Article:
On October 28, 2013, I suffered a sudden cardiac arrest (SCA). A sudden cardiac arrest is different from a heart attack. A heart attack occurs when the blood supply to the heart is slow or stopped. In most cases, there is some kind of warning such as chest pain, shortness of breath, nausea or lightheadedness.

With a sudden cardiac arrest, however, your heart stops without warning. It's like an electrical problem with your heart, while a heart attack is like a plumbing problem.

If you experience a sudden cardiac arrest, the odds of survival are not in your favour. Nine out of 10 people who have an SCA die within minutes of the event. Another 5% die in hospital. Only 5% – one in 20 – survive.

I was the one.

But I was the one because others knew what to do.

My cardiac arrest took place at 6:00 a.m. when I was asleep. As luck would have it, my wife Jacqueline, a registered nurse trained in cardiopulmonary resuscitation (CPR), had previously booked a vacation day and was lying beside me that morning.

What happened was this: My heart stopped and I never woke up. Instead, I began Cheyne-Stokes respiration, which is a pattern of rapid and shallow breathing common among people who are dying, and went into convulsions. The unusual sound and movement woke my wife.

Seeing me in distress, she immediately called 9-1-1 and then put her CPR skills to the test by applying hands-only chest compressions. Paramedics arrived on the scene within five minutes and immediately shocked me with a defibrillator and restarted my heart.

My wife and the paramedics are my heroes. Without them, someone else would be telling my story. October 28 was both the worst and the best day of my life

But this article is not really about me; it's about you.

You, too, can be a hero. A co-worker, a relative or even a stranger might live another day because you learned how to handle a life-threatening situation.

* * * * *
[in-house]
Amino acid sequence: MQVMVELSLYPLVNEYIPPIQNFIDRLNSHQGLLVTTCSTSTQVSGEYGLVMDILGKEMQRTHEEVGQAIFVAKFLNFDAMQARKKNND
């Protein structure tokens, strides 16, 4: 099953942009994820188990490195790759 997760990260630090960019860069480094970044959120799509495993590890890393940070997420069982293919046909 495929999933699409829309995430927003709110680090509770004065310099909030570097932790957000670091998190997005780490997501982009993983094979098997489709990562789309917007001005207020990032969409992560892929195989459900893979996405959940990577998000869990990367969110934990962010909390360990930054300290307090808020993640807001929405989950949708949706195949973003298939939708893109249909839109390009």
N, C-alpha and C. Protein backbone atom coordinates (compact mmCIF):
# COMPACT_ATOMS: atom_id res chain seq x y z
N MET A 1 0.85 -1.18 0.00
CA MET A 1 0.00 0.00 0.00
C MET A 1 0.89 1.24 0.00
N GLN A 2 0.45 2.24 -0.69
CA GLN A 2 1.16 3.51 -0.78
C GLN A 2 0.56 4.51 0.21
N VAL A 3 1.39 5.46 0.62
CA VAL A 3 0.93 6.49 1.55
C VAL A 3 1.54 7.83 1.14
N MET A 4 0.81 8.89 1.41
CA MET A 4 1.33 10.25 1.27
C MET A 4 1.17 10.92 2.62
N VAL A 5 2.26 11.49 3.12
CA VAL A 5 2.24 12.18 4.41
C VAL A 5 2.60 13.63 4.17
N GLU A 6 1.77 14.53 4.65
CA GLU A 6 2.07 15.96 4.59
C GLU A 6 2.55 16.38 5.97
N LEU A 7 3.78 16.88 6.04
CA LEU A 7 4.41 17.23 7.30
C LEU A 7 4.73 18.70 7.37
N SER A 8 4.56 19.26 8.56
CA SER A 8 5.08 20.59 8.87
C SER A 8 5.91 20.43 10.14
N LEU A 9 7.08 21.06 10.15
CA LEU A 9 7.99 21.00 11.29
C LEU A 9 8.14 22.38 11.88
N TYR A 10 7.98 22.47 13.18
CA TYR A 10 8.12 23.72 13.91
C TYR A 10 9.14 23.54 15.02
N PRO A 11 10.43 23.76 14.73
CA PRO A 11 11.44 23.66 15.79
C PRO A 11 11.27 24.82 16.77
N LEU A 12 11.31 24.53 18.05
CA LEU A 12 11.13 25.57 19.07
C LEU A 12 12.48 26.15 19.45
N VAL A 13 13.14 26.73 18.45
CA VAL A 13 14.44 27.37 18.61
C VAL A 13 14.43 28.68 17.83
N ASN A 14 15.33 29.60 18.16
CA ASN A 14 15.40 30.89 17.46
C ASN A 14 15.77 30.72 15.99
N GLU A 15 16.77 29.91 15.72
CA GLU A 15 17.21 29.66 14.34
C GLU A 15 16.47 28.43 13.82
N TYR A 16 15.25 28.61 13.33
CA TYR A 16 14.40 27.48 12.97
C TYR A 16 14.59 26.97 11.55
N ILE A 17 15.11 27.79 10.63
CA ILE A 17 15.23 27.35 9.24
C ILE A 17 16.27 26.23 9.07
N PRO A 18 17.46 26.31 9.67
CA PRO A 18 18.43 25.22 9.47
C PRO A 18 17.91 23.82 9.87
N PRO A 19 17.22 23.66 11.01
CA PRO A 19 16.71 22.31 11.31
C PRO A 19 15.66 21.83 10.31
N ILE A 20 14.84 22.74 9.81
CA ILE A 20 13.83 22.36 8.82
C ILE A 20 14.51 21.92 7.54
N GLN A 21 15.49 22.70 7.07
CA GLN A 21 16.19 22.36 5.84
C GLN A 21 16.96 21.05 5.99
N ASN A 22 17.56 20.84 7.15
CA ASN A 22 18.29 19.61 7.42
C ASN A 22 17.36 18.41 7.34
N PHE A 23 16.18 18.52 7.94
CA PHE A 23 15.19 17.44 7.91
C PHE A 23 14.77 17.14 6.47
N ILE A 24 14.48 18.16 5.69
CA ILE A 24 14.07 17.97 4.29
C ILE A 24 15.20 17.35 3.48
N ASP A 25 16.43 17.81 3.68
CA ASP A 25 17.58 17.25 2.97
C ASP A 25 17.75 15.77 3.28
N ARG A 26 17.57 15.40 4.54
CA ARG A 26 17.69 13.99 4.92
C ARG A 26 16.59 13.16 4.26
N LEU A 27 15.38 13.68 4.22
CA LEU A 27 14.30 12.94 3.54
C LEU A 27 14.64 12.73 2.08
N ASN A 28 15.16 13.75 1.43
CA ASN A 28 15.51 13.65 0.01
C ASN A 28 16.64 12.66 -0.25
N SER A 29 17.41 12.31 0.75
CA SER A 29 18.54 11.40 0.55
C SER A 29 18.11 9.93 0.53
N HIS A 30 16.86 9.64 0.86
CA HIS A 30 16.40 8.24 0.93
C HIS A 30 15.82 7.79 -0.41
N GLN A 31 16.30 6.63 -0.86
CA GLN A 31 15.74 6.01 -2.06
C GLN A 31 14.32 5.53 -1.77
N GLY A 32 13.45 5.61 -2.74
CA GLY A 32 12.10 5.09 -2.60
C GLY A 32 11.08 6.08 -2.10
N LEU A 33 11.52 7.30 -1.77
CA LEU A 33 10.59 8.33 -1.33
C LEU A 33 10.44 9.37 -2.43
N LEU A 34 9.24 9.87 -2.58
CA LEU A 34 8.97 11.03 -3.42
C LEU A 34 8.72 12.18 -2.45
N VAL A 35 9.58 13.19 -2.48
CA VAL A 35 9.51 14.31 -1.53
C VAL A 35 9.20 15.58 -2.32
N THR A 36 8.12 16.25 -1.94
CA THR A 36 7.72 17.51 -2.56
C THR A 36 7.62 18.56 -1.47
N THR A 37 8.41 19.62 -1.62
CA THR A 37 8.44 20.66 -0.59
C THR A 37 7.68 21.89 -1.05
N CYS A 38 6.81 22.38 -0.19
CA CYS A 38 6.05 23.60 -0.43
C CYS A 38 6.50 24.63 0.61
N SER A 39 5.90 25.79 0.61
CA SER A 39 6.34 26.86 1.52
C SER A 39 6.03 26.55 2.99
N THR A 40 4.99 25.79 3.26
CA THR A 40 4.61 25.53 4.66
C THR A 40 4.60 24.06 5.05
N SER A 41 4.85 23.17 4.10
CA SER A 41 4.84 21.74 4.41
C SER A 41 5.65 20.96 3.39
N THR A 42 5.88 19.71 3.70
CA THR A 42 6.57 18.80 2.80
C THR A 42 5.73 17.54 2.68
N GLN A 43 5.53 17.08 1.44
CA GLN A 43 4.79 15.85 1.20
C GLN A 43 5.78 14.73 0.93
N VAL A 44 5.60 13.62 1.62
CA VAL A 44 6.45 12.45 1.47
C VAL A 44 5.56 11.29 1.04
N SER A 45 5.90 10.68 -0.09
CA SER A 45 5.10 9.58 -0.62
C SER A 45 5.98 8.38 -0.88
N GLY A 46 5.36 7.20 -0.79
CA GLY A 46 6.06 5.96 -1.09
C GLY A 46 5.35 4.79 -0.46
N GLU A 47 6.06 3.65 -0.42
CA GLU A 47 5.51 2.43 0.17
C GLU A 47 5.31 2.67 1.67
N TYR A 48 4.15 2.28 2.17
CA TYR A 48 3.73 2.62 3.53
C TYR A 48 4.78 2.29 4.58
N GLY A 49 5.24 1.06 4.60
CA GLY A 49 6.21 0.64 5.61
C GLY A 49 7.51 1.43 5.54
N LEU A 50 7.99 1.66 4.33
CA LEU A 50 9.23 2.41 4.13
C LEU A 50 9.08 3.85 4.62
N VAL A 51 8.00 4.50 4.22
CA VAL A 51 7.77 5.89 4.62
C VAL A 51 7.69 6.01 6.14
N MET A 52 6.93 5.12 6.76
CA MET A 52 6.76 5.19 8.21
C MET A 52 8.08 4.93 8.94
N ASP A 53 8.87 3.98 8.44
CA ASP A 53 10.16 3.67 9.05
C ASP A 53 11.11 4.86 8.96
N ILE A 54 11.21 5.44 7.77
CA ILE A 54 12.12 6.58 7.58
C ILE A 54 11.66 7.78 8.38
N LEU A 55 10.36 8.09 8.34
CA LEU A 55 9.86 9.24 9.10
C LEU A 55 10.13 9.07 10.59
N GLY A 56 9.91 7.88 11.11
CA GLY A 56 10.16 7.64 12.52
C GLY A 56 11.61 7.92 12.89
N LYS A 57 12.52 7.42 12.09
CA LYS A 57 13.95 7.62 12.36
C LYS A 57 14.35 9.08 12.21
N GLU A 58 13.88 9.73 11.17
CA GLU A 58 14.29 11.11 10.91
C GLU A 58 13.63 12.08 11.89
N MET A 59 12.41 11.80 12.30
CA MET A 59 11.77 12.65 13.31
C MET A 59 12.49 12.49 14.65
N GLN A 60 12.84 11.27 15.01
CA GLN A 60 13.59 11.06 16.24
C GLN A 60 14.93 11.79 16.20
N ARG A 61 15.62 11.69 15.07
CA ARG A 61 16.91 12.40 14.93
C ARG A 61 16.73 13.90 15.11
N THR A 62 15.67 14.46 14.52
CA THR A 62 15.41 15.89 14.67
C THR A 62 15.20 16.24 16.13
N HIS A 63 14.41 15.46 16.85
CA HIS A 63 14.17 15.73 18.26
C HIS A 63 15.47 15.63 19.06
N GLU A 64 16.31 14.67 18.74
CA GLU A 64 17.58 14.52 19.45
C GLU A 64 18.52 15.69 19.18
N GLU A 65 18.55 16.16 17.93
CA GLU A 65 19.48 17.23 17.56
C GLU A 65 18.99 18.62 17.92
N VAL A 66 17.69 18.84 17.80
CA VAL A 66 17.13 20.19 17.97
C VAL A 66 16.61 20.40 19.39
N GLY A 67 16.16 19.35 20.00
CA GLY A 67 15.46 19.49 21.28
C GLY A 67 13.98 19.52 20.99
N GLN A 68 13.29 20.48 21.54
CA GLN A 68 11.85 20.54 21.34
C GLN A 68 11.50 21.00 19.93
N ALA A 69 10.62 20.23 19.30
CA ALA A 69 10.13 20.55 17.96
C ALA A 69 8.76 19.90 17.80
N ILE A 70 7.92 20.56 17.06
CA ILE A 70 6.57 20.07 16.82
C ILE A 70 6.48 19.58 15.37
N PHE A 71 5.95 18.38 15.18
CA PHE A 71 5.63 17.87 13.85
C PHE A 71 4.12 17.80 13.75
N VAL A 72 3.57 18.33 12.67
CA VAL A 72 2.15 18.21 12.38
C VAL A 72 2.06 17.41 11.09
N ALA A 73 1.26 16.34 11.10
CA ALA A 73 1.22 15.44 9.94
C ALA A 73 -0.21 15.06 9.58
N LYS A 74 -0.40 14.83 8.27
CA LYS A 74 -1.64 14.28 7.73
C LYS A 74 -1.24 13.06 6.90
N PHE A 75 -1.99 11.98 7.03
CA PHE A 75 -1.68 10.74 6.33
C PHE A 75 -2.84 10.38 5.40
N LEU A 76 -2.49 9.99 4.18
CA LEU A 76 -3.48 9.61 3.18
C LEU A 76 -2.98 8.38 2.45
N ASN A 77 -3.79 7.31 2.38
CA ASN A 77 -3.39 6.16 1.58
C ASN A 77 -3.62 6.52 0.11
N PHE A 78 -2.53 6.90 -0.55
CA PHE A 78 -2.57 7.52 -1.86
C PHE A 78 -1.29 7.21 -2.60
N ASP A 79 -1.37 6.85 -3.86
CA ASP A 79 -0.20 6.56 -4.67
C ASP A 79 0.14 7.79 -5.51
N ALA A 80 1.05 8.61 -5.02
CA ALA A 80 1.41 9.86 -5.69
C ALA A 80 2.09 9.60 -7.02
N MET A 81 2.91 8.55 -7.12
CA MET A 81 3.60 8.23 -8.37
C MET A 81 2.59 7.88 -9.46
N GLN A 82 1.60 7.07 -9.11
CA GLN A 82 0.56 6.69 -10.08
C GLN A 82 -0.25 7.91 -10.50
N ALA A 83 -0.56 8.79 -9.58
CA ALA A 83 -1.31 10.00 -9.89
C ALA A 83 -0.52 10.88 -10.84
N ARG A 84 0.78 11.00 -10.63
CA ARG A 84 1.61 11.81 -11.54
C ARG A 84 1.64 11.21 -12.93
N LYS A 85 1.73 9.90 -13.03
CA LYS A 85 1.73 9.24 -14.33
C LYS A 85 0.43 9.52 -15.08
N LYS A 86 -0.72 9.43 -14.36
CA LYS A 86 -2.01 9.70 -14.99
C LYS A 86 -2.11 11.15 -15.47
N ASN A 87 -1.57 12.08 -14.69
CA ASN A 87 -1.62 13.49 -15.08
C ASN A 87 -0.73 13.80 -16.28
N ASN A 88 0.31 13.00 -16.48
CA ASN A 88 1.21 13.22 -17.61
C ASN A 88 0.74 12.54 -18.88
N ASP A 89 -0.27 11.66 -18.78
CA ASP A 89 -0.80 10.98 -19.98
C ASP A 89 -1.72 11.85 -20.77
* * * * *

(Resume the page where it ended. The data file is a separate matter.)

There are three keys to reversing the effects of a sudden cardiac arrest: 9-1-1, CPR and defibrillation. And there is only one enemy: time.

1. Call 9-1-1

Getting professionals to the scene is vital and the quicker they get there, the better the chances for a positive outcome. The 9-1-1 operator can be a calming influence during this emotional time and may also help you locate the closest defibrillator, as many are registered with 9-1-1.

What can you do: If someone has collapsed or is unresponsive, call 9-1-1 immediately. If more than one person is present and you don't have access to a phone, send someone to make the call. The next steps are CPR and locating an automated external defibrillator (AED), but the priority is calling 9-1-1.

2. Cardiopulmonary resuscitation (CPR)

Cardiac arrest will result in death if not treated immediately. CPR was critical in saving my life because it kept the blood flowing to my brain and other organs until help arrived. This prevented brain damage and other crippling, life-threatening consequences. It also bought me some time until a defibrillator arrived.

What can you do: Learn how to perform CPR, and keep your certification current. Many courses are available that will teach you how to effectively perform this life-saving skill. There have been a number of changes to CPR over the years, so it's important to understand the do's and don'ts. Check out the most recent guidelines from the Heart and Stroke Foundation.

3. Automated external defibrillator (AED)

In cases of SCA, the heart needs an electrical shock to restore its natural rhythm. An AED does exactly that, and it's easy to use. You just turn it on and follow the prompts. Although we have made great strides in Canada in raising awareness and making AEDs more available, they can still be hard to find in offices, stores or other public places.

What can you do: Find out where AEDs are in buildings or public spaces, and make sure they are easily accessible. If they're not, become an advocate and help raise awareness of the importance of increasing AED availability.

When an SCA strikes and emergency personnel are not immediately available – which is most of the time – it's up to us to step in and take action. SCAs happen most often at home, at work or in a public place and are often witnessed by family, friends and co-workers. No one should experience the feeling of not knowing what to do.

To find out more on what steps you can take to save a life, visit the Heart and Stroke Foundation.

The rest of my story

After arriving at the hospital that morning, I was placed in a drug-induced coma for six days to stabilize the situation and allow the experts to assess my condition. Eleven days later I was discharged with an implantable cardioverter defibrillator (ICD) embedded in my chest, and a smile on my face.

The ICD will automatically shock me if I need to kick-start my heart again, but the average Joe who suffers a sudden cardiac arrest is at the mercy of the people around them.

That's where you come in.

Make today the day you take steps to become the next hero. It will be a life-changing experience for you, and the person whose life you save will be forever grateful.

I guarantee it.